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To view blood flow through your heart, your doctor may inject a special dye into your arteries (intravenously).
This is known as an angiogram. The dye is injected into the arteries of the heart through a long, thin, flexible tube (catheter) that is threaded through an artery, usually in the leg, to the arteries in the heart. This procedure is called cardiac catheterization. The dye outlines narrow spots and blockages on the X-ray images. If you have a blockage that requires treatment, a balloon can be pushed through the catheter and inflated to improve the blood flow in your heart. A stent may then be used to keep the dilated artery open.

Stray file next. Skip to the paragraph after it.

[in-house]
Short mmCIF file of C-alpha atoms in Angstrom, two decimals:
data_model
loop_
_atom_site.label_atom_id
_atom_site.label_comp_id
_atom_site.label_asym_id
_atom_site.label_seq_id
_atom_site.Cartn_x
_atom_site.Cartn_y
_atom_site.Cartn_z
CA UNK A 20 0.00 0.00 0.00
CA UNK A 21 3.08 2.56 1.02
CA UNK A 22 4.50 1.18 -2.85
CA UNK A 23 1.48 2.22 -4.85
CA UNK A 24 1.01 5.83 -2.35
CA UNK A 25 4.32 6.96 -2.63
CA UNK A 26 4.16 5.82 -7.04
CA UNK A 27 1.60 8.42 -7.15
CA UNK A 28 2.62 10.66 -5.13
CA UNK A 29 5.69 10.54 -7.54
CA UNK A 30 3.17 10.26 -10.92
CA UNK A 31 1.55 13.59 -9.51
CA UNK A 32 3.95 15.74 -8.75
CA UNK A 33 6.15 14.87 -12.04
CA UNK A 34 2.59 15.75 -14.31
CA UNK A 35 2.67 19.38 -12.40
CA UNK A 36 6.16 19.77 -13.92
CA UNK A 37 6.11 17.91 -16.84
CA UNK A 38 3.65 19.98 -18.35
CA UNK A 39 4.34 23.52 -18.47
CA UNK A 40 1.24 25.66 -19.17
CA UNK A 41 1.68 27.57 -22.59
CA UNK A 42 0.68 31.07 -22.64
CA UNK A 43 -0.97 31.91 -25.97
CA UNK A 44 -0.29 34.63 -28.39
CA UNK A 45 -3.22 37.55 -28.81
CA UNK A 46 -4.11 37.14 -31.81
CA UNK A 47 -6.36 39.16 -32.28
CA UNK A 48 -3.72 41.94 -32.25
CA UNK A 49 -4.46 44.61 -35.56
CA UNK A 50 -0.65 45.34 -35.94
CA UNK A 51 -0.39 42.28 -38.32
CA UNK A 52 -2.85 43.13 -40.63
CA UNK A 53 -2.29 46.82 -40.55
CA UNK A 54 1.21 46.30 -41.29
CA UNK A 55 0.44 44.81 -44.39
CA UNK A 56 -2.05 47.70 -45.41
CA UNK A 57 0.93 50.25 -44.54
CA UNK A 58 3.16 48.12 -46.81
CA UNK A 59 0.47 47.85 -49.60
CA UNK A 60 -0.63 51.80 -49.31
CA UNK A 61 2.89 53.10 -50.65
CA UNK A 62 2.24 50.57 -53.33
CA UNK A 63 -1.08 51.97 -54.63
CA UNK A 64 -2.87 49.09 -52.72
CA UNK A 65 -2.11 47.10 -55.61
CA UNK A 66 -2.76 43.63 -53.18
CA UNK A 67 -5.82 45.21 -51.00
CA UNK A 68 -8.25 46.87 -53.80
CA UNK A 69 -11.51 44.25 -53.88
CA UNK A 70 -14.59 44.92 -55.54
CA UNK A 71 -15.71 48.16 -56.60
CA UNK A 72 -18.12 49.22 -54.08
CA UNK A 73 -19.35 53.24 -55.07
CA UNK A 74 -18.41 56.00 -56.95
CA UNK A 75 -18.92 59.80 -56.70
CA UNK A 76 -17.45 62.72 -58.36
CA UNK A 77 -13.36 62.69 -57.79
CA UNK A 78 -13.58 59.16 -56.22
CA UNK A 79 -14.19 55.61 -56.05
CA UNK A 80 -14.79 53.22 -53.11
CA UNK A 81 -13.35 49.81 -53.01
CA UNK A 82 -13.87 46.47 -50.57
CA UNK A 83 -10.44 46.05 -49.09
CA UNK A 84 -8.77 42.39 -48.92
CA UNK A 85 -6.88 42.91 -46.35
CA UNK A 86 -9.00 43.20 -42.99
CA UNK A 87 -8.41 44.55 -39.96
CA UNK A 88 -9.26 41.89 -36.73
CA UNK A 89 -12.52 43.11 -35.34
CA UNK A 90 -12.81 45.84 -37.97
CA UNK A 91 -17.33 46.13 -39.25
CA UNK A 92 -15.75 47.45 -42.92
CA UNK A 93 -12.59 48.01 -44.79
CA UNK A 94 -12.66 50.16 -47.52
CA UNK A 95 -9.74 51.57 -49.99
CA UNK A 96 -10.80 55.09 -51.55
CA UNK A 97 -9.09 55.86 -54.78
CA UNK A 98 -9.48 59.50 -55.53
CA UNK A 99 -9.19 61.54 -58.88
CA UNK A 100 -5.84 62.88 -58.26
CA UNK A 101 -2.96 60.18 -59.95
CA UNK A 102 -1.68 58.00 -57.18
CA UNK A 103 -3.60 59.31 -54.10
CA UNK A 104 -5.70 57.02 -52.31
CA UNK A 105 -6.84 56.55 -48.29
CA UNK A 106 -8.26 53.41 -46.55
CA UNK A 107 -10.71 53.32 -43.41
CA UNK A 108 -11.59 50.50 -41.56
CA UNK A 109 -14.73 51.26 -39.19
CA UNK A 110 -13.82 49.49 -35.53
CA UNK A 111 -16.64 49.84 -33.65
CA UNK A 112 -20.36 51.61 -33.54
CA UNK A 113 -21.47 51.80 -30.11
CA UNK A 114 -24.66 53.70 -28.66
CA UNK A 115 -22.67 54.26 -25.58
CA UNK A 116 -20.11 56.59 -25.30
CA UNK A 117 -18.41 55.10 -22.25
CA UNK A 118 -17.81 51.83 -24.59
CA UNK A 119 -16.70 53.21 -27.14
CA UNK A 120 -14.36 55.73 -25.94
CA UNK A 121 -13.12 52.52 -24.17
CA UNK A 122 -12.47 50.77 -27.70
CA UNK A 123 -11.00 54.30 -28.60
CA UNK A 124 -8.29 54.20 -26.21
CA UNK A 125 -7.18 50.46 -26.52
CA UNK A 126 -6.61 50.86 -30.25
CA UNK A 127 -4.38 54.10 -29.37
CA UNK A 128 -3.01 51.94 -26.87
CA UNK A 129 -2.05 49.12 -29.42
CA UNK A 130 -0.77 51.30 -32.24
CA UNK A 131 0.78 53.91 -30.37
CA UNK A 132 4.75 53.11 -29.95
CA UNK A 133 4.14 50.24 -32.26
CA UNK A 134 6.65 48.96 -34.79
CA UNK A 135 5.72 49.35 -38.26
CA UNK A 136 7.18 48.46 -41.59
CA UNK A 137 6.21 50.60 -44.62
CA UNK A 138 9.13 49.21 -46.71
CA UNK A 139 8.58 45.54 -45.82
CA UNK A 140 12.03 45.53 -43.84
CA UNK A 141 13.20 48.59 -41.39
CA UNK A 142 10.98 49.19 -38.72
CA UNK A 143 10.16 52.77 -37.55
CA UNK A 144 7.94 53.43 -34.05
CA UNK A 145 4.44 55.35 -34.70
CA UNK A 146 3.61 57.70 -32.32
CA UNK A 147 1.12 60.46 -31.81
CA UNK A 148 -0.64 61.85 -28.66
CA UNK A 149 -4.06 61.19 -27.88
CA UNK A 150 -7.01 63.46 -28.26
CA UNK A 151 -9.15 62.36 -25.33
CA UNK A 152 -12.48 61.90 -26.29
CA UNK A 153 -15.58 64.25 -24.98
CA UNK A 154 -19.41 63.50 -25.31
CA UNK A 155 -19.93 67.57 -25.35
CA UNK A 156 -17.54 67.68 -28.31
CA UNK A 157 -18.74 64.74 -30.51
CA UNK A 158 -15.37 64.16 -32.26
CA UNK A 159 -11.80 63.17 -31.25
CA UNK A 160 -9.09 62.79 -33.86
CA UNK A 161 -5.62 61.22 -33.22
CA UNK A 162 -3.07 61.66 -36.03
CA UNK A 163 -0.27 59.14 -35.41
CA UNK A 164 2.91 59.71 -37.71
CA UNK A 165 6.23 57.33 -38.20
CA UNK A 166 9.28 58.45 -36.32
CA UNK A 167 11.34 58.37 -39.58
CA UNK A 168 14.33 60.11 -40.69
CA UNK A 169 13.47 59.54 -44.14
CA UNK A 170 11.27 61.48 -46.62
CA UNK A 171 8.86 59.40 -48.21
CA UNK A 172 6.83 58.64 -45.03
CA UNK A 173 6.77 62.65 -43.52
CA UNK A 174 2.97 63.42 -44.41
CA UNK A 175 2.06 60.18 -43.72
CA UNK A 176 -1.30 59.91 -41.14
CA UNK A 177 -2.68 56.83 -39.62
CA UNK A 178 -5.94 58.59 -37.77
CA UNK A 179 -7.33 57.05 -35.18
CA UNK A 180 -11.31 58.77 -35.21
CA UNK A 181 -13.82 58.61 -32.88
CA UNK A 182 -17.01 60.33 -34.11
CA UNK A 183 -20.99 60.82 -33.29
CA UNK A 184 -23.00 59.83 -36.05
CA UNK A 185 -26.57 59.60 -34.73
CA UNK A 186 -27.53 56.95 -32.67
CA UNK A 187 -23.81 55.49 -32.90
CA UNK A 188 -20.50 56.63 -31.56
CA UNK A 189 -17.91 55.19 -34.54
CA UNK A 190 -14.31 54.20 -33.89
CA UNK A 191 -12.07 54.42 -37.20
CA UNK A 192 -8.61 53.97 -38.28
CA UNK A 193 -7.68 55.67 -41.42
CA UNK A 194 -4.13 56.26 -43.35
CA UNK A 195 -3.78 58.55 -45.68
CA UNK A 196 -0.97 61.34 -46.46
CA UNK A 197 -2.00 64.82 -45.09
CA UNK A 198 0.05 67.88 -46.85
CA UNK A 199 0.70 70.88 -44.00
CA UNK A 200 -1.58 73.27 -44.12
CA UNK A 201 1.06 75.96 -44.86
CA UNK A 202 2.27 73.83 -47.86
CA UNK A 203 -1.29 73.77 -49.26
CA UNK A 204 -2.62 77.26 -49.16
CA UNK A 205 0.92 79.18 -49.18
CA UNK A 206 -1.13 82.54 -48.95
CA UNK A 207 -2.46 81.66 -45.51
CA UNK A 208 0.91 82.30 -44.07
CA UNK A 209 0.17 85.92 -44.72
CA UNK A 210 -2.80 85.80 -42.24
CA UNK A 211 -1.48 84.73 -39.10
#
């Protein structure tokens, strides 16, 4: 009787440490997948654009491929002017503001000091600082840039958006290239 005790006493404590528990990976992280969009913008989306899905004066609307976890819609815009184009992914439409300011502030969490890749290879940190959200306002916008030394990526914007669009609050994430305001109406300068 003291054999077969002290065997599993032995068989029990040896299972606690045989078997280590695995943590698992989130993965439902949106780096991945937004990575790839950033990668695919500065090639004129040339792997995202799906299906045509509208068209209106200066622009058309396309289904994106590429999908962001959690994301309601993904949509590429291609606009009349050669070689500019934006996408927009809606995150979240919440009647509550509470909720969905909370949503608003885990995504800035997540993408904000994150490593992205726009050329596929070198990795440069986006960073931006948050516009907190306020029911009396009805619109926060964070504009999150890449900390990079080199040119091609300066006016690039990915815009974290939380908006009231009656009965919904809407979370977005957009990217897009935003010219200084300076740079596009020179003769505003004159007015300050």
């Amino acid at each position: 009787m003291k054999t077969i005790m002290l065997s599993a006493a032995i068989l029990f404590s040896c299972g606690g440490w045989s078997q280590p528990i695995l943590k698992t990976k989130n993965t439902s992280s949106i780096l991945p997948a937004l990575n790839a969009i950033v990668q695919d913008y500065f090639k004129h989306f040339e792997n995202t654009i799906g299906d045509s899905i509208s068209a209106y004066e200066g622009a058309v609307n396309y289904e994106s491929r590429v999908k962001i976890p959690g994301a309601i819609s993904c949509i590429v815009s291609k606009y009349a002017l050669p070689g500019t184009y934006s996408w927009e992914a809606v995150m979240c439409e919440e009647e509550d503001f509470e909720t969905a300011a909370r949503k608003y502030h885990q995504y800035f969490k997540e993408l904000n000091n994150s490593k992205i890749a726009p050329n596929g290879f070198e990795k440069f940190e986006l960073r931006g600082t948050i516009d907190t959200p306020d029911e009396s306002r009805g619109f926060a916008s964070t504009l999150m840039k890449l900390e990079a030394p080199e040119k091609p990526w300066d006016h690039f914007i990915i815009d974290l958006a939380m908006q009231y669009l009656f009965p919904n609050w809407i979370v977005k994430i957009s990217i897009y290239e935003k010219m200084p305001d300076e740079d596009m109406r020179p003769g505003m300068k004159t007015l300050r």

Risks & Benefits
- Allergic reactions to intravenous dye containing Iodine
- Kidney fucntion damage
- Radiation exposure
- Injuries to arteries used for access
Ask Doctor T. Blog
I have been advised by my primary physician to schedule a cardiac catherization and possible stent placement procedure after having a Nuclear Stress Test with the following "Findings:
The study quality is excellent. There is no transient LV ischemic dilatation noted. The left ventricular...
I have a friend with internal defibulator. can I perform cpr and is it possible for me to get shocked if the debibulator is going off?